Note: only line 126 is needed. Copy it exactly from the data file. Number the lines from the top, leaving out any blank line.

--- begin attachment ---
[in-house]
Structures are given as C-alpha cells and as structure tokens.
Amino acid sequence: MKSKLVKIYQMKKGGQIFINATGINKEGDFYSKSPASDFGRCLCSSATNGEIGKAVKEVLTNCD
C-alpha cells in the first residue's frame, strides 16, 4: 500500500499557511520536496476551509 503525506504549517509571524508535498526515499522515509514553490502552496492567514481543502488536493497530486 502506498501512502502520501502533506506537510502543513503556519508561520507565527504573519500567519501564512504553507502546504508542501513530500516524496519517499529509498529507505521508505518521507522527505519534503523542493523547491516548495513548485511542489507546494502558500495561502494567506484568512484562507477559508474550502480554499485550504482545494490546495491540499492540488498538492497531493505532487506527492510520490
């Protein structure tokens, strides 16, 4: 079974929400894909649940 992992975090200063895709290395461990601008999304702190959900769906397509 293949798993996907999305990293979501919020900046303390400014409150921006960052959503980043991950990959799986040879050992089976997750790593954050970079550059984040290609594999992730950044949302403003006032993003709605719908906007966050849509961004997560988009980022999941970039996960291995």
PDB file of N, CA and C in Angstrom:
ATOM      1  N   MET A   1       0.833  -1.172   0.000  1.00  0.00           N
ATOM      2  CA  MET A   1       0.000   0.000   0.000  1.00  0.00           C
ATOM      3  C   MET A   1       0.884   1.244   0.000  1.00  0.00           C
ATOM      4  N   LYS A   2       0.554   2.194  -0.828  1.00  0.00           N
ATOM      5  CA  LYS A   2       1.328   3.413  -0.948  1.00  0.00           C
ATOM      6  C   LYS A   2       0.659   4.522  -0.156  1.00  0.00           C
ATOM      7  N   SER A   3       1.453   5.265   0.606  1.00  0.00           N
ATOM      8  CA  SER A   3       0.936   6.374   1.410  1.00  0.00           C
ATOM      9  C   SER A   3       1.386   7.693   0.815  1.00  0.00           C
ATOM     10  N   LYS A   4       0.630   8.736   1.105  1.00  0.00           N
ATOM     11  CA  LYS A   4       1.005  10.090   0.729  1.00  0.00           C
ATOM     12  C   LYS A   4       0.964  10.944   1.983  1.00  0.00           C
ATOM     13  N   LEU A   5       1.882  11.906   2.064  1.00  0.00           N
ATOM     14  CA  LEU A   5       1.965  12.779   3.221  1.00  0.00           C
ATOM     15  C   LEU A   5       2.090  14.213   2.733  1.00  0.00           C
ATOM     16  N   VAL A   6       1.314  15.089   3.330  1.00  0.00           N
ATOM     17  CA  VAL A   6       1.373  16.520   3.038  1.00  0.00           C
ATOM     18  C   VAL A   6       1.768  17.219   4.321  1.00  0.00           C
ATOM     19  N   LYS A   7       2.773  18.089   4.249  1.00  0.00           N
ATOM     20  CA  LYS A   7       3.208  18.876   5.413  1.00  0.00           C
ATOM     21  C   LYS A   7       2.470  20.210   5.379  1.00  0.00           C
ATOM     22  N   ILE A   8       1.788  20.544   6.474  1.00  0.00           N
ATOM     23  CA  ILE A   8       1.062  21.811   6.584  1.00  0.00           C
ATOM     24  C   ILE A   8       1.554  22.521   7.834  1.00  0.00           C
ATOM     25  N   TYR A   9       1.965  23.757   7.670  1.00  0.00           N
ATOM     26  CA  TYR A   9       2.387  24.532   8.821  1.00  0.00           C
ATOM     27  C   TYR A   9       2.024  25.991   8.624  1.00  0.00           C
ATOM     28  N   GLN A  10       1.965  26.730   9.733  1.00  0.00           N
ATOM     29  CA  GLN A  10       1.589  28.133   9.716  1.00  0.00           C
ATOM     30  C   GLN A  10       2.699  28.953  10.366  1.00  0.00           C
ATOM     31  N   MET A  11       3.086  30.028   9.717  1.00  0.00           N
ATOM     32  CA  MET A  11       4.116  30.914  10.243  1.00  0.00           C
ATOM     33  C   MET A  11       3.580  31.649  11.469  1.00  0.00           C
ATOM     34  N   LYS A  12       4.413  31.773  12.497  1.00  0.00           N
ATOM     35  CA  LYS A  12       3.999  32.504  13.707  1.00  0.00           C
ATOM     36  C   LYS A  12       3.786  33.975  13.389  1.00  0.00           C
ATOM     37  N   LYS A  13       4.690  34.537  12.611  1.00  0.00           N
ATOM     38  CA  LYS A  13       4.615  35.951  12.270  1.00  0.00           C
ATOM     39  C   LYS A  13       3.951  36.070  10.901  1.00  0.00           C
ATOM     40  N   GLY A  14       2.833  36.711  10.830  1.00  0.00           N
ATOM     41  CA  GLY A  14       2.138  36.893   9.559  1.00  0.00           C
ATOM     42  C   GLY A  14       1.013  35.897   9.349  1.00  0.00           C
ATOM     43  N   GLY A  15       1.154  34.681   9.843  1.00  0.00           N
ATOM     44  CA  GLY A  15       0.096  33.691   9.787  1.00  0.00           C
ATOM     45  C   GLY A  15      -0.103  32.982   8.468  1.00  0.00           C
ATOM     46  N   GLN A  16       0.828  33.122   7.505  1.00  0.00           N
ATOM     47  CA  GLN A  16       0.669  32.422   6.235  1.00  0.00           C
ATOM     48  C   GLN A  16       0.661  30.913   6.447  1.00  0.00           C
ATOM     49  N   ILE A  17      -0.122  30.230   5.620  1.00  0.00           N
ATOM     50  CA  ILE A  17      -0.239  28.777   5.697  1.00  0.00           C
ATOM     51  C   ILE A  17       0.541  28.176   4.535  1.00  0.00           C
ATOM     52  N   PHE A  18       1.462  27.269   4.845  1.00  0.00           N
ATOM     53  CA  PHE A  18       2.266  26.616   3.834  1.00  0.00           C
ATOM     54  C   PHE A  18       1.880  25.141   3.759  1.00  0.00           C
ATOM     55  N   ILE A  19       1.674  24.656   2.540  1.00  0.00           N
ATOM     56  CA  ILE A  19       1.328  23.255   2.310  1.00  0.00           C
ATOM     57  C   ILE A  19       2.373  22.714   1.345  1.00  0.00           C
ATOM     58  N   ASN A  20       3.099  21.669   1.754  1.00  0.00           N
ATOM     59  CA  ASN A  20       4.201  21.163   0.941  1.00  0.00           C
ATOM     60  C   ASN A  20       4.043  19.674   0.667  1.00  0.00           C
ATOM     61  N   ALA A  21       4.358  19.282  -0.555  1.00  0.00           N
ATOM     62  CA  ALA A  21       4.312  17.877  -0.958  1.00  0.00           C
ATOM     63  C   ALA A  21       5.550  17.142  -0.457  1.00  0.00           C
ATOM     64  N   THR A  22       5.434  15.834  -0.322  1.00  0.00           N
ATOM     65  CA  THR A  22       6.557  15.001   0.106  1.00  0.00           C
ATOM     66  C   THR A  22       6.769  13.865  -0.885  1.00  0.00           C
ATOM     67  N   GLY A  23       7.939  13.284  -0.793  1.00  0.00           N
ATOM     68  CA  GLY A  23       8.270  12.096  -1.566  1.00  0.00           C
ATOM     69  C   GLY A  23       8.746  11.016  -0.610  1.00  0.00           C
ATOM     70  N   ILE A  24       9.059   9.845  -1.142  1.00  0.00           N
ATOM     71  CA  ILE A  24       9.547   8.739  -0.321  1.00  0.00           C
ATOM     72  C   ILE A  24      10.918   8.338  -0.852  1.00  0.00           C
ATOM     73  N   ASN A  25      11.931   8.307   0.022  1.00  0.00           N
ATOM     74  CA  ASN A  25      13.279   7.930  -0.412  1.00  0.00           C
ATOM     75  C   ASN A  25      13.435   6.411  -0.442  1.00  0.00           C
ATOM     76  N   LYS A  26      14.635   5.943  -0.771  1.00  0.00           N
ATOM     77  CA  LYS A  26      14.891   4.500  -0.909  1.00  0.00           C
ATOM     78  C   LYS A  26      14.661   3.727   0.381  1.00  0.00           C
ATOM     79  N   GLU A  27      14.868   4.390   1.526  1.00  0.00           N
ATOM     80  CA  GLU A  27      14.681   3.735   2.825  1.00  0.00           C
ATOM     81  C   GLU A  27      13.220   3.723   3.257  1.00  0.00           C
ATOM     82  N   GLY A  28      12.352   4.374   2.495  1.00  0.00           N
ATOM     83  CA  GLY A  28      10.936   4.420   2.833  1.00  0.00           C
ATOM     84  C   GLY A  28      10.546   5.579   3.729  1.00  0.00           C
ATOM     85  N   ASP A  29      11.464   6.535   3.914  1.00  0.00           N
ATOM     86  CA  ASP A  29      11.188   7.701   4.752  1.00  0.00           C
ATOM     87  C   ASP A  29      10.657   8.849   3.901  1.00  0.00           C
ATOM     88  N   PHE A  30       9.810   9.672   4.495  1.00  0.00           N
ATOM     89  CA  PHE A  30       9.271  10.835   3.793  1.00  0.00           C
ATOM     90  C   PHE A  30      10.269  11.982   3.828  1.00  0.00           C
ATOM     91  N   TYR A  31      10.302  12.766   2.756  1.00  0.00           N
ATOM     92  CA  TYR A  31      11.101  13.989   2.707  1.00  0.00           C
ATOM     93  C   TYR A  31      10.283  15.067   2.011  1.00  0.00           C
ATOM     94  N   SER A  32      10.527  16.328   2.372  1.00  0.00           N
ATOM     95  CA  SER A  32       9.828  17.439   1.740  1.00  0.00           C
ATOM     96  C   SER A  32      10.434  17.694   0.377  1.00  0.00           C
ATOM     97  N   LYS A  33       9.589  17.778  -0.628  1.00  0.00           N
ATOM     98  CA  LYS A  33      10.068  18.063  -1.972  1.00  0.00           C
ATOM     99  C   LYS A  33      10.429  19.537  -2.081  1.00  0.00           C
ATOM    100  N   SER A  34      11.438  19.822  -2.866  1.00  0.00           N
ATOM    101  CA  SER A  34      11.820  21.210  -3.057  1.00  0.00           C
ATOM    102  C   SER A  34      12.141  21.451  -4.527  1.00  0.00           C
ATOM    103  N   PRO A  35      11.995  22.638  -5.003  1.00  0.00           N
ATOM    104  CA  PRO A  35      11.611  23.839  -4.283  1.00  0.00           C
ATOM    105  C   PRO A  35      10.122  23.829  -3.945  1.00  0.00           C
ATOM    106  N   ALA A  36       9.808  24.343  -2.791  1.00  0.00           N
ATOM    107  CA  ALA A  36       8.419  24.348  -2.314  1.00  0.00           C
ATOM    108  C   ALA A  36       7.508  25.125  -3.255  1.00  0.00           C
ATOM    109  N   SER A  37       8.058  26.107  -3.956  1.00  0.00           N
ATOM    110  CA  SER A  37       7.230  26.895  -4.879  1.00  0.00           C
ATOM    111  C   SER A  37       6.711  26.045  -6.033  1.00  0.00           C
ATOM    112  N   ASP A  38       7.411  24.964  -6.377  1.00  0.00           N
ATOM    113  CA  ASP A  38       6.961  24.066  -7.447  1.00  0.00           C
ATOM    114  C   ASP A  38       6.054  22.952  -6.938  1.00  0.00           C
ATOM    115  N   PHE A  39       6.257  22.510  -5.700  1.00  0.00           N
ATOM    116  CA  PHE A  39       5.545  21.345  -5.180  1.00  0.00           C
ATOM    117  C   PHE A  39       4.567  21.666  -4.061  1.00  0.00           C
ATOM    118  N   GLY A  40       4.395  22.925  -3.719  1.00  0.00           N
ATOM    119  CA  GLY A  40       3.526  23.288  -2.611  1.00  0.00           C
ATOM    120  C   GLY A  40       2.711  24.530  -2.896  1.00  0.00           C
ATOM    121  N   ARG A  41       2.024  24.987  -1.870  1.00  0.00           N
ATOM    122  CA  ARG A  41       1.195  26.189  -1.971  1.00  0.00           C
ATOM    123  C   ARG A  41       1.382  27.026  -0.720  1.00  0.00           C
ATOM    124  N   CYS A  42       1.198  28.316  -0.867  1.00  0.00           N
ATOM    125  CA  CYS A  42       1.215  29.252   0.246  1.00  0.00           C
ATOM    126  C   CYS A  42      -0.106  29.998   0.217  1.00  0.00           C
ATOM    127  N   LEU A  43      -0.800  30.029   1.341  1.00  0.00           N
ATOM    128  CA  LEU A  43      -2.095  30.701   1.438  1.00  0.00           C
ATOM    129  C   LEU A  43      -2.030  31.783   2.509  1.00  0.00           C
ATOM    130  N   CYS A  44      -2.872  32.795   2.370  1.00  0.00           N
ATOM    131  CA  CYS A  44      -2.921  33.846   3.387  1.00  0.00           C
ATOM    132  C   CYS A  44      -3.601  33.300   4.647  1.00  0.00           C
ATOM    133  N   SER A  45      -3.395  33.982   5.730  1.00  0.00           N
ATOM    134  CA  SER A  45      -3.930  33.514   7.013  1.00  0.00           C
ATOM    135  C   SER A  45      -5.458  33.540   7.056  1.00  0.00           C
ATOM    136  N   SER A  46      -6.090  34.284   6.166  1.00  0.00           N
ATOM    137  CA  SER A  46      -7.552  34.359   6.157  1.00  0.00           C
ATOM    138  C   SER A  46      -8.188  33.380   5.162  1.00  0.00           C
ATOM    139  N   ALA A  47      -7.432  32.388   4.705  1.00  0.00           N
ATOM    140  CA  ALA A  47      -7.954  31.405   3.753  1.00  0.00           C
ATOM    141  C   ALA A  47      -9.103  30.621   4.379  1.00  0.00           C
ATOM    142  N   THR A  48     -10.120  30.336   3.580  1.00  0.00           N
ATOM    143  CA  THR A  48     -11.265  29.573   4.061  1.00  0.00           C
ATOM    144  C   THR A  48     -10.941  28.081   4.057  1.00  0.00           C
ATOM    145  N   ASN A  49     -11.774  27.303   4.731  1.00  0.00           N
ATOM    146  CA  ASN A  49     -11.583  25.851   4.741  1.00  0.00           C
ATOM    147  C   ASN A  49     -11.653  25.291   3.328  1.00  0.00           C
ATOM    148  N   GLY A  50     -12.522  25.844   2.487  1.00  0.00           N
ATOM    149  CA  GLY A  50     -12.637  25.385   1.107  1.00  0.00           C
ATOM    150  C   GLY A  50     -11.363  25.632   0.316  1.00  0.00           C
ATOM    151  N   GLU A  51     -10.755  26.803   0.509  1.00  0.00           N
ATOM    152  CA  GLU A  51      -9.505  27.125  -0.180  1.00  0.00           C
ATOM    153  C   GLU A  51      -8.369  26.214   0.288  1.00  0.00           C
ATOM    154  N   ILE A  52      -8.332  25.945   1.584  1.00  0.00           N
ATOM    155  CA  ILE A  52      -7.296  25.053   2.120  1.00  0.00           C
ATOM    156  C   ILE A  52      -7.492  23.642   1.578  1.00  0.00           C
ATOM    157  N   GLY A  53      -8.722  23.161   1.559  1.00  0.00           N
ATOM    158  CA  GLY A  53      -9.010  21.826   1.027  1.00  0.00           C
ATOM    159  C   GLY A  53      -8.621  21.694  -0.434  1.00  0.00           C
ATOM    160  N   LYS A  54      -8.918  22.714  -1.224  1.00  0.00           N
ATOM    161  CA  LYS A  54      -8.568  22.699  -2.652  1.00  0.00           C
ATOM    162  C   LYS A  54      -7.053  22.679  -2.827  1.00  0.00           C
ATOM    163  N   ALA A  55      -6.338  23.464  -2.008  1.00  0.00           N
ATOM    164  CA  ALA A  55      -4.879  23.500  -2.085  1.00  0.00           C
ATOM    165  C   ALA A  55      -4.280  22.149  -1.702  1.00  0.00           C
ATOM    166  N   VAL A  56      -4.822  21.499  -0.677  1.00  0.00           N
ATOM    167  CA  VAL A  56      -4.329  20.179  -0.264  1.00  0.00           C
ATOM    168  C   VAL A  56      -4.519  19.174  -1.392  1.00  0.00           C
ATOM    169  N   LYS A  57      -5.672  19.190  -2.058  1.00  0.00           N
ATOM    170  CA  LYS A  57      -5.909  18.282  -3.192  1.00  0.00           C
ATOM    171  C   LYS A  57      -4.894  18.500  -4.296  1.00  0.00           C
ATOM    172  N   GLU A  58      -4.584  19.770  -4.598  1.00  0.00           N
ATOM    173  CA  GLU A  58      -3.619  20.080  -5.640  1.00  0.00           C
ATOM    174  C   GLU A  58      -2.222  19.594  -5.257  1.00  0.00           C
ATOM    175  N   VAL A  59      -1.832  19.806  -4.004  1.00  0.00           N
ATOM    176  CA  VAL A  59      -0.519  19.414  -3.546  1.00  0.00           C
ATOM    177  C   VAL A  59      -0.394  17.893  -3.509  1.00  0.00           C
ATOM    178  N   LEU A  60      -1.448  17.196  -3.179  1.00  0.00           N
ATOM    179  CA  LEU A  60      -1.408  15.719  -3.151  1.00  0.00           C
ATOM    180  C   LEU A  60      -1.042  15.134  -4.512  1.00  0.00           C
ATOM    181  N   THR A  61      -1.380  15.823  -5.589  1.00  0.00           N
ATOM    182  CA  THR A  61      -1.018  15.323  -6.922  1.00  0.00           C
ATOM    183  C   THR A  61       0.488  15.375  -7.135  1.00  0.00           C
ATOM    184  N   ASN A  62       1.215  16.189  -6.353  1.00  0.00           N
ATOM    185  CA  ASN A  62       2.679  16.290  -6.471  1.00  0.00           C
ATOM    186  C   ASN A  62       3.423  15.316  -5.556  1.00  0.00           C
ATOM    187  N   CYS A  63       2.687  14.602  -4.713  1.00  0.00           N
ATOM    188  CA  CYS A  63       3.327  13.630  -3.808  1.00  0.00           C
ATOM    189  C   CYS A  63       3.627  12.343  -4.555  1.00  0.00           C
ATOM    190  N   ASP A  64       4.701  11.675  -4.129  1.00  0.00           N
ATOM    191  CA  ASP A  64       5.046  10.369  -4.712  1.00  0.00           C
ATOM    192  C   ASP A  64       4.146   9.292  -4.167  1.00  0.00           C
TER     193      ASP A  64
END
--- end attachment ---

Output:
ATOM    120  C   GLY A  40       2.711  24.530  -2.896  1.00  0.00           C